An Unlikely Reunion

To some, the badge they receive when initiated into Phi Kappa Psi is a symbol of a lifelong commitment. To others, it represents the memories built from years of brotherhood. And still others recognize it for its mystical and hidden meaning. Badge (for web).jpgBut, to a member, all will agree that the original shield (Phi Psi historically referred to the membership pin as a shield, not a badge; that distinction is hardly used now) pinned on them when first initiated is an invaluable, special piece.

For one such brother, that treasure was seemingly lost forever. Bob Greene Buffalo '59 is a familiar name and face within Phi Kappa Psi. The steadfast leader of the South Florida Gulf Coast Alumni Association, Brother Greene is a proud member of his chapter at New York Eta. Shortly after his initiation, in the early 1960's, Bob lost his badge. As best he can remember, it was scraped off of his jacket by the seatbelt of a car.

Over the next five decades, Bob stayed devoted to Phi Psi, but always knew that a piece of his experience was lost forever.

Then, in late July of 2010, the Phi Kappa Psi National Headquarters was contacted by a man in New York claiming to have found a badge some years ago. Having finally had the time to research the lettering and identifying it as a Phi Kappa Psi piece of jewelry, he noticed an engraving on the back. It was Brother Greene's full name, New York Eta, 8-8-59. Could it be?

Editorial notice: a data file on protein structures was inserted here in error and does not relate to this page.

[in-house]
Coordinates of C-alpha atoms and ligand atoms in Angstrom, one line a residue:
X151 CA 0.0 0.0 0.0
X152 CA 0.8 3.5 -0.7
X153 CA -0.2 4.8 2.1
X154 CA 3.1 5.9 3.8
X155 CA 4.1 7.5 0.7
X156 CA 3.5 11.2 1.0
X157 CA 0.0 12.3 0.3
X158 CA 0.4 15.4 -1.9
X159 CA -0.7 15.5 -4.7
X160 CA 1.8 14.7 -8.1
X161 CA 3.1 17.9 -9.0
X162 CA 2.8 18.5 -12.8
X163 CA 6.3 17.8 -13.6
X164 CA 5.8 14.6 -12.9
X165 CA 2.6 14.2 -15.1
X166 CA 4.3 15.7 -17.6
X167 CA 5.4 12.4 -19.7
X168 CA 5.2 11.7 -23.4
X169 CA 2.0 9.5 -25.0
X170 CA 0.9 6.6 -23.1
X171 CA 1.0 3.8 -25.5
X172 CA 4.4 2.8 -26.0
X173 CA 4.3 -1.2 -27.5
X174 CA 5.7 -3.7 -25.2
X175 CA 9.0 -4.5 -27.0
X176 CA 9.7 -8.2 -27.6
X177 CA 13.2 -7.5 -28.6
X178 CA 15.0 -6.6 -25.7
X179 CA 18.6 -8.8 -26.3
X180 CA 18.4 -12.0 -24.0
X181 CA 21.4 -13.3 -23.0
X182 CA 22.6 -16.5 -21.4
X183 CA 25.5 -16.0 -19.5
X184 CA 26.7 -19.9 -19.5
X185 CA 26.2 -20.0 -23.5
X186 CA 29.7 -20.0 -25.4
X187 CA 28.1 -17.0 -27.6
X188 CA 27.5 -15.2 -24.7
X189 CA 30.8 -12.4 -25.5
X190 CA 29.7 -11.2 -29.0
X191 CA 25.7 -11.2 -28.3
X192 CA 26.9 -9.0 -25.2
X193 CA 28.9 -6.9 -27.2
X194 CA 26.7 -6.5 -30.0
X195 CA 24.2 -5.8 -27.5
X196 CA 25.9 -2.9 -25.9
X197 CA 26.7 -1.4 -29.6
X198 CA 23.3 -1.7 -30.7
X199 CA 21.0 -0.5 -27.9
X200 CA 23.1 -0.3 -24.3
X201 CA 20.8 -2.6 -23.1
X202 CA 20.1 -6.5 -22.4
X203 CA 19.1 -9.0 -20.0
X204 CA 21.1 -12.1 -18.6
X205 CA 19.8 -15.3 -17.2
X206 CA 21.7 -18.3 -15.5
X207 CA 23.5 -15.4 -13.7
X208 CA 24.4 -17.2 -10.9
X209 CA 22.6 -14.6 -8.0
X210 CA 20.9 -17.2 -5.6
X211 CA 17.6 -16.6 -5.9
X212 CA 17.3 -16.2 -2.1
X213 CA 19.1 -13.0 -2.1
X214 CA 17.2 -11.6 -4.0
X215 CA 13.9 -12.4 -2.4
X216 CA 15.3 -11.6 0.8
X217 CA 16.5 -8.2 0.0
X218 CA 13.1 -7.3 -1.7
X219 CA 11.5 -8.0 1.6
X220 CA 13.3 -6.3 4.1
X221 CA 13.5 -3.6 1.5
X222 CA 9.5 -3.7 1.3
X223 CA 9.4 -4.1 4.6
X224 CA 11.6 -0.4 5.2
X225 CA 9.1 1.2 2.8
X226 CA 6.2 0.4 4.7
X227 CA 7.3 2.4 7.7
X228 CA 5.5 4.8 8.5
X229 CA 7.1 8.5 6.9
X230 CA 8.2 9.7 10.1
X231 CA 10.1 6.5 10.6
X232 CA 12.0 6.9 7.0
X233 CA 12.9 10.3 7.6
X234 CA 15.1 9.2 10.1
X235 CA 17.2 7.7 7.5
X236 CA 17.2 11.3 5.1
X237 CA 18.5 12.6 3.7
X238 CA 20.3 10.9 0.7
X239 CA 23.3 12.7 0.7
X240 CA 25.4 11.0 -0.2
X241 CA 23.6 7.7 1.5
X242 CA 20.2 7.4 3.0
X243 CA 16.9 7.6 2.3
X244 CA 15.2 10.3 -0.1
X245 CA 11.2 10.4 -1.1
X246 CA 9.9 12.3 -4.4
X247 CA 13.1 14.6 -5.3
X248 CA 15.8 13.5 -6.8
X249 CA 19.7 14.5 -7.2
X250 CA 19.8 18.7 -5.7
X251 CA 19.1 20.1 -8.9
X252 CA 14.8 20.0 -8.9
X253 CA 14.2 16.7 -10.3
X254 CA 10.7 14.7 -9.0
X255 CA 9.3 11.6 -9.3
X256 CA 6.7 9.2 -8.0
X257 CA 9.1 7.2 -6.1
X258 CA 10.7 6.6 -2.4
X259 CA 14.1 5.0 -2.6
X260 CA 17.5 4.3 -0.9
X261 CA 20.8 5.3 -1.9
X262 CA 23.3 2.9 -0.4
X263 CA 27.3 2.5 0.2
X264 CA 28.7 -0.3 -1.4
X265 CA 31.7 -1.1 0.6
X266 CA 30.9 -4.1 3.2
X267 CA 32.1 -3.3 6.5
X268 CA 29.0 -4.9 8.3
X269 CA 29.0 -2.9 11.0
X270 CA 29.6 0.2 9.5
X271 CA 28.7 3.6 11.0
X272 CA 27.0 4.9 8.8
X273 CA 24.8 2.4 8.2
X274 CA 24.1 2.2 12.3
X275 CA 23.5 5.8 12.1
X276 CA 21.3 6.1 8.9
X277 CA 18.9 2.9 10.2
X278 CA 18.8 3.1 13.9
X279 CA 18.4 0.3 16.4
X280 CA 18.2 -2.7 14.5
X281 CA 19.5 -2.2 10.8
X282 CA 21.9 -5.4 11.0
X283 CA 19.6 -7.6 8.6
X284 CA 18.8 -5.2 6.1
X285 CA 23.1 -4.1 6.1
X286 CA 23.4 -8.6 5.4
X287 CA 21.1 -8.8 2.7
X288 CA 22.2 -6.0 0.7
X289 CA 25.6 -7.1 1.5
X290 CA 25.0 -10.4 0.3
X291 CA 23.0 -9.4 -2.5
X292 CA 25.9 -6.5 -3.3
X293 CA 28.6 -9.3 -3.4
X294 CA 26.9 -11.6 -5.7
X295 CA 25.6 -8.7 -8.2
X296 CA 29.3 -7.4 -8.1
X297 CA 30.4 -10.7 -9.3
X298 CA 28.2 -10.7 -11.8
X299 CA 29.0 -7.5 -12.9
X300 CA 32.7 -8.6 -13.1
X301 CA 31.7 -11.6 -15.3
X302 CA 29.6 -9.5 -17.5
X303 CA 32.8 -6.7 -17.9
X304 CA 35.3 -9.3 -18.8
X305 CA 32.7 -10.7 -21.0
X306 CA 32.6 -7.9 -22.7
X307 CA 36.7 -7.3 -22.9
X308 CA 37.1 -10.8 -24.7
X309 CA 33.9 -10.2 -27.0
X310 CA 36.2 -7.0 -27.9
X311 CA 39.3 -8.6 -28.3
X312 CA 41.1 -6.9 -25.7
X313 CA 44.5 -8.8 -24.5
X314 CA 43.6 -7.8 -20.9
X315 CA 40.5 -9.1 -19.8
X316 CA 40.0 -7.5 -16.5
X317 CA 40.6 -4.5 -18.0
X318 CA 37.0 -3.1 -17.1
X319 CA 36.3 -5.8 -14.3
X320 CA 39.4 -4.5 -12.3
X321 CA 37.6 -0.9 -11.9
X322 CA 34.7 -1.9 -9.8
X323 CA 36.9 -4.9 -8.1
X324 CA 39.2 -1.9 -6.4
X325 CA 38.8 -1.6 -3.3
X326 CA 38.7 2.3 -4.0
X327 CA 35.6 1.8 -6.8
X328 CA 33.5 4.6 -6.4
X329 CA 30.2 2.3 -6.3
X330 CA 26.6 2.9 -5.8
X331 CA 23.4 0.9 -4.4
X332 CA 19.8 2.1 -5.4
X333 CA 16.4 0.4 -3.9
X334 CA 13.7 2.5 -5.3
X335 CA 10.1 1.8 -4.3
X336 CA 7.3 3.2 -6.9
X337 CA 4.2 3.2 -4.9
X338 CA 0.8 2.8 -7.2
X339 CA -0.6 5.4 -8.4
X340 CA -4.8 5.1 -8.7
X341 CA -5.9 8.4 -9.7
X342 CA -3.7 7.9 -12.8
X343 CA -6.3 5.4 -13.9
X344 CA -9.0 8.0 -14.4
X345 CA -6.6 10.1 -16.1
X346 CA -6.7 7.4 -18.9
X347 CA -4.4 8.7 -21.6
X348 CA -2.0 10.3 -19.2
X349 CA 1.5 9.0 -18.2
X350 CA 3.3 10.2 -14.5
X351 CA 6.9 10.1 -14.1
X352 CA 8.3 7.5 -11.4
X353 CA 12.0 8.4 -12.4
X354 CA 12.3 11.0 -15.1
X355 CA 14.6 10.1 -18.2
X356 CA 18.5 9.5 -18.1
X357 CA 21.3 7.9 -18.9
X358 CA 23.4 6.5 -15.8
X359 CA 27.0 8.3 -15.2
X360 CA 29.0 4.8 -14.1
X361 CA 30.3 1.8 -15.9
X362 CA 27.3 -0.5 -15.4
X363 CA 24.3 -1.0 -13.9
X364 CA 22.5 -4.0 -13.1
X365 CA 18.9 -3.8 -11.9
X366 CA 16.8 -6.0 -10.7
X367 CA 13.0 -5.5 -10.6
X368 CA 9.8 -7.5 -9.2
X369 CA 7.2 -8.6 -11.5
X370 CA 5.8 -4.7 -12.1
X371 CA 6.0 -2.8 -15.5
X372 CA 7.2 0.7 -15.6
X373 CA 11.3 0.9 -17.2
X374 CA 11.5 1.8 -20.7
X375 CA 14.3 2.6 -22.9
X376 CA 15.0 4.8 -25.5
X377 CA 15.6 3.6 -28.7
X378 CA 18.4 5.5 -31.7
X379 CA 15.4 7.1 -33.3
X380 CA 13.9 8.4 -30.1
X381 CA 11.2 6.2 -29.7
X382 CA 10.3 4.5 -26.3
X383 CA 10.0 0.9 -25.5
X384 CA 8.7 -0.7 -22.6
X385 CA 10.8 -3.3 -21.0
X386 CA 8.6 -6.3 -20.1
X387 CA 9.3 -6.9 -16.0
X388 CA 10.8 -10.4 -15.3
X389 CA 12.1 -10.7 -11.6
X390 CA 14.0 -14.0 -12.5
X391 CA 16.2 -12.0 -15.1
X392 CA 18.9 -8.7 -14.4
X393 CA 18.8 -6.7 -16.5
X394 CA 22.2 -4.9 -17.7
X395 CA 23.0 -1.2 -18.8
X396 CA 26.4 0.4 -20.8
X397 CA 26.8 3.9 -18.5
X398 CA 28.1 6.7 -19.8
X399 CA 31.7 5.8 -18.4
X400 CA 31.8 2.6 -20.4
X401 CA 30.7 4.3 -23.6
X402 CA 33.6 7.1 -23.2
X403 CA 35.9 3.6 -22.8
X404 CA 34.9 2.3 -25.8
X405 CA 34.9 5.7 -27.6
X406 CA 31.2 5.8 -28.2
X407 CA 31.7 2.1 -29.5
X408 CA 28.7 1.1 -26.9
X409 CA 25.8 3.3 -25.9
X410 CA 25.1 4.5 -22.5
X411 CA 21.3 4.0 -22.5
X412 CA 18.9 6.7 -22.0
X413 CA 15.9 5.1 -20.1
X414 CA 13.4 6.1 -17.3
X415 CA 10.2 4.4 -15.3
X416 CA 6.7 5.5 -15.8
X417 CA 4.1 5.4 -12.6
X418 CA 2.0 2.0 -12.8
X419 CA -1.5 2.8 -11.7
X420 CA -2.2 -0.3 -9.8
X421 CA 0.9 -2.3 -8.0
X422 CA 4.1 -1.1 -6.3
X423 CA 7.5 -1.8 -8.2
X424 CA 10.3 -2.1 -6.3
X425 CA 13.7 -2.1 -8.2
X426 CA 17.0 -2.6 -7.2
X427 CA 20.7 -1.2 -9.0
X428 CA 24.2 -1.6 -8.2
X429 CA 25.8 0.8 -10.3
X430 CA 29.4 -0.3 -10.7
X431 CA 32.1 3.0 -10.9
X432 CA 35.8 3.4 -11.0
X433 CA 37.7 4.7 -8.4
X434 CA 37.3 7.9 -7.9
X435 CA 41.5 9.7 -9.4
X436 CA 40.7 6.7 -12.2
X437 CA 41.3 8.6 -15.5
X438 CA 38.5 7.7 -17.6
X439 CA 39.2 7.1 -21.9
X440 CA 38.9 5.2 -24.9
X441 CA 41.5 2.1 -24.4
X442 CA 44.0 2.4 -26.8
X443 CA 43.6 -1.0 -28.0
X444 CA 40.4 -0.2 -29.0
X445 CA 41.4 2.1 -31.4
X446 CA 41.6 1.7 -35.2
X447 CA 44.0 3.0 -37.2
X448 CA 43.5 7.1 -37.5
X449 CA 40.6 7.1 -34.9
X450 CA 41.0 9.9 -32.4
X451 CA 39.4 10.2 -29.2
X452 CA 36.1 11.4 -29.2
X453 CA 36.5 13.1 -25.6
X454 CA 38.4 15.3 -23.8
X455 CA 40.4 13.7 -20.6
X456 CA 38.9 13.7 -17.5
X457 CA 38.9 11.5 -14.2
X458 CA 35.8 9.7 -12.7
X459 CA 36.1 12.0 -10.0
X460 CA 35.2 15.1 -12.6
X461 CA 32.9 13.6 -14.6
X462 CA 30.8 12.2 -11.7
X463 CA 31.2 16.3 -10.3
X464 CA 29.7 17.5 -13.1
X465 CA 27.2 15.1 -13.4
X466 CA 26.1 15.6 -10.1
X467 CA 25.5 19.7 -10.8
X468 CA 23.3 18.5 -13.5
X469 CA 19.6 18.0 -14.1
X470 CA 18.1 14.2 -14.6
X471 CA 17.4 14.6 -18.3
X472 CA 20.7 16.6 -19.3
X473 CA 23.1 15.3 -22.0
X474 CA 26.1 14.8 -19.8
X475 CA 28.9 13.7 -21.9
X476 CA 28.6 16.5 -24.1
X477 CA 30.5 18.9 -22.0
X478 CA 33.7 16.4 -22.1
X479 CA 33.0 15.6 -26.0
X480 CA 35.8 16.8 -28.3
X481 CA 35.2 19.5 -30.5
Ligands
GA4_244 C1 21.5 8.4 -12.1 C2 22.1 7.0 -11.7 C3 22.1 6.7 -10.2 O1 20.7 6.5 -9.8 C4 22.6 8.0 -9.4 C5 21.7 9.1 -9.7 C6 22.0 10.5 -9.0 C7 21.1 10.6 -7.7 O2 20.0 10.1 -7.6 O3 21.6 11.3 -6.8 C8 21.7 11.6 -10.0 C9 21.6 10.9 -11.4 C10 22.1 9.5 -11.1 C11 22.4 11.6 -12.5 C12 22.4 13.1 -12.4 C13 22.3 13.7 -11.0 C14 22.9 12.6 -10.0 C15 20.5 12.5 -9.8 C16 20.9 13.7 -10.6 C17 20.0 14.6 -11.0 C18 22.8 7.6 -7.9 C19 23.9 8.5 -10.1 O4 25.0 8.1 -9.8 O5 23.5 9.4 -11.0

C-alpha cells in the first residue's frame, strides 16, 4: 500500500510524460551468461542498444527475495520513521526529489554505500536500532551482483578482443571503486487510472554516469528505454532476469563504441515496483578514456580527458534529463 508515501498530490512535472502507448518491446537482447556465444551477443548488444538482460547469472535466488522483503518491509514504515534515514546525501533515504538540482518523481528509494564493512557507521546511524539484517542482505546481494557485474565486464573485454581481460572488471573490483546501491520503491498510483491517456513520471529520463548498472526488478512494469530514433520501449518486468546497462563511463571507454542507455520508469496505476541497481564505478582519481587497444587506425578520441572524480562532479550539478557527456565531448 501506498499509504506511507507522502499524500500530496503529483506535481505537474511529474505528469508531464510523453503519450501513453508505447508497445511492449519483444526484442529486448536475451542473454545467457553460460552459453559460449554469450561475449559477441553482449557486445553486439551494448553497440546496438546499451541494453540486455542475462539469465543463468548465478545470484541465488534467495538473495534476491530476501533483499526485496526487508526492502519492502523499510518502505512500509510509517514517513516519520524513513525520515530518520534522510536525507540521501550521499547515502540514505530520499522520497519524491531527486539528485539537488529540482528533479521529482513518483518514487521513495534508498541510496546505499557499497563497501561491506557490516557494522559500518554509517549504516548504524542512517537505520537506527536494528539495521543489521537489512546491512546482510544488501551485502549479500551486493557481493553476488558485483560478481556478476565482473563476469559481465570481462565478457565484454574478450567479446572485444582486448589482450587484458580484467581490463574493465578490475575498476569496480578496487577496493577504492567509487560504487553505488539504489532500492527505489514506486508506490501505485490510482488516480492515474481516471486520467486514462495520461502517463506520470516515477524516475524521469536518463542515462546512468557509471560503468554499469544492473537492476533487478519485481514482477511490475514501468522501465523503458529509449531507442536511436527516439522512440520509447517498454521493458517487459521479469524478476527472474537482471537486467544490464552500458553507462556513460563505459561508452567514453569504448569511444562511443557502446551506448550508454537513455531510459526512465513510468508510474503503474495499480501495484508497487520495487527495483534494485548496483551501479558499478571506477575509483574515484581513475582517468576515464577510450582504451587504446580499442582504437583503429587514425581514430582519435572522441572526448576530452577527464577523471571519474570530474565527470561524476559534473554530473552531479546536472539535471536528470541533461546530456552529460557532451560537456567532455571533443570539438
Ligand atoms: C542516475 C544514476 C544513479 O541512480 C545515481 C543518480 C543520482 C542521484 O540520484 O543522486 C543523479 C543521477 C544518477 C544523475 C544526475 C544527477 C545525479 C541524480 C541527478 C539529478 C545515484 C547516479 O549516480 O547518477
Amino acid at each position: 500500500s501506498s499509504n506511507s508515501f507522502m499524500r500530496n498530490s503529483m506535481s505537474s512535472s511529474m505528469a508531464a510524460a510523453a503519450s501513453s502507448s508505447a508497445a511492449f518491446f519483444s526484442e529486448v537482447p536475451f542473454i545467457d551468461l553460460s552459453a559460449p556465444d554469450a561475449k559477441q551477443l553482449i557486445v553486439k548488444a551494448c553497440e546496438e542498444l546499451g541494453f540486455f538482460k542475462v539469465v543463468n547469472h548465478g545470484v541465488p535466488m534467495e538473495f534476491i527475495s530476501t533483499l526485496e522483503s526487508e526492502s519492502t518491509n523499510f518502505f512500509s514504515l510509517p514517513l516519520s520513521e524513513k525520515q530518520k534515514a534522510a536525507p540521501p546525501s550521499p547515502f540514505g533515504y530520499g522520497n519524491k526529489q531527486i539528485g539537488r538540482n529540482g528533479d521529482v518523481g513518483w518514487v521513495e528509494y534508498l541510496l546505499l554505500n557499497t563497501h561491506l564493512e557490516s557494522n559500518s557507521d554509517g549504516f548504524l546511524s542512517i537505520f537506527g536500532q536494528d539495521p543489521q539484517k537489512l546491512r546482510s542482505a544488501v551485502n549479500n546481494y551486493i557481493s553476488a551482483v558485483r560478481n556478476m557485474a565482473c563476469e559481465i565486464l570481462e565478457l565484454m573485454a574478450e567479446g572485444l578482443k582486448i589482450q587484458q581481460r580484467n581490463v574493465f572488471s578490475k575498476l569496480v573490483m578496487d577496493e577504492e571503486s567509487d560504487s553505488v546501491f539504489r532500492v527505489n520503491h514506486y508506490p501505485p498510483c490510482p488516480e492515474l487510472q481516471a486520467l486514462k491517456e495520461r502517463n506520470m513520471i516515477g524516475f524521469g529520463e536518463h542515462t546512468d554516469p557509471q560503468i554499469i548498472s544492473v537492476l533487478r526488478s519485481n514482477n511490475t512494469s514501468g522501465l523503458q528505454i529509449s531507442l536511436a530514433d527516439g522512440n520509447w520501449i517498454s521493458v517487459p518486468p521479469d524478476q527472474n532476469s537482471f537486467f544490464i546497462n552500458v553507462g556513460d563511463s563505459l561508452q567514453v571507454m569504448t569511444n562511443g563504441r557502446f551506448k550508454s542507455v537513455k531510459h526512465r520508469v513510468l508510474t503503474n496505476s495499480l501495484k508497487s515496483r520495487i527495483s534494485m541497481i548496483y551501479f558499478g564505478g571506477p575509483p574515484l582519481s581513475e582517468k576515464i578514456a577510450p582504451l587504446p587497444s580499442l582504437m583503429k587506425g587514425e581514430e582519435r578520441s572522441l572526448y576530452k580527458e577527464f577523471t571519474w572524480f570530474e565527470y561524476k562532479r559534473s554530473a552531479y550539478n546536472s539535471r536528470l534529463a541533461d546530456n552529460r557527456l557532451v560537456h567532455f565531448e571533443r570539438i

It turns out that this good Samaritan was a student at Buffalo in the late 1980's and had made several trips back since being an undergraduate. He can't remember exactly when or where he found the badge, but that leaves over 20 years of undocumented time when Brother Greene's badge was "whereabouts unknown." To say the least, it was a miracle.

The timing could not have been any sweeter. Bob received news of this discovery just days before joining hundreds of fellow Phi Psis in Orlando for the 75th Grand Arch Council, where he was inducted into the Order of the SC, having attended his seventh national convention. To Bob, it was more than a coincidence. It was fitting. Bob's original badge, some 45+ years estranged from its owner, is now back with him, having arrived shortly after he returned from the GAC.

Bob Greene.JPG
Greene (right) pictured at this summer's Grand Arch Council with Bill Recht (Cornell '49)

To our tens-of-thousands of brothers out there, think about what Phi Kappa Psi has meant to you. Maybe it is trivial to place all of that meaning in one piece of jewelry, but the badge each brother receives is unique to the wearer. It represents not only your experience, but all that Phi Kappa Psi was, is and will be. 

To help share the story of Phi Kappa Psi and honor her, we ask that all members wear their badge on Constitution Day, which will be observed on Friday, September 17th.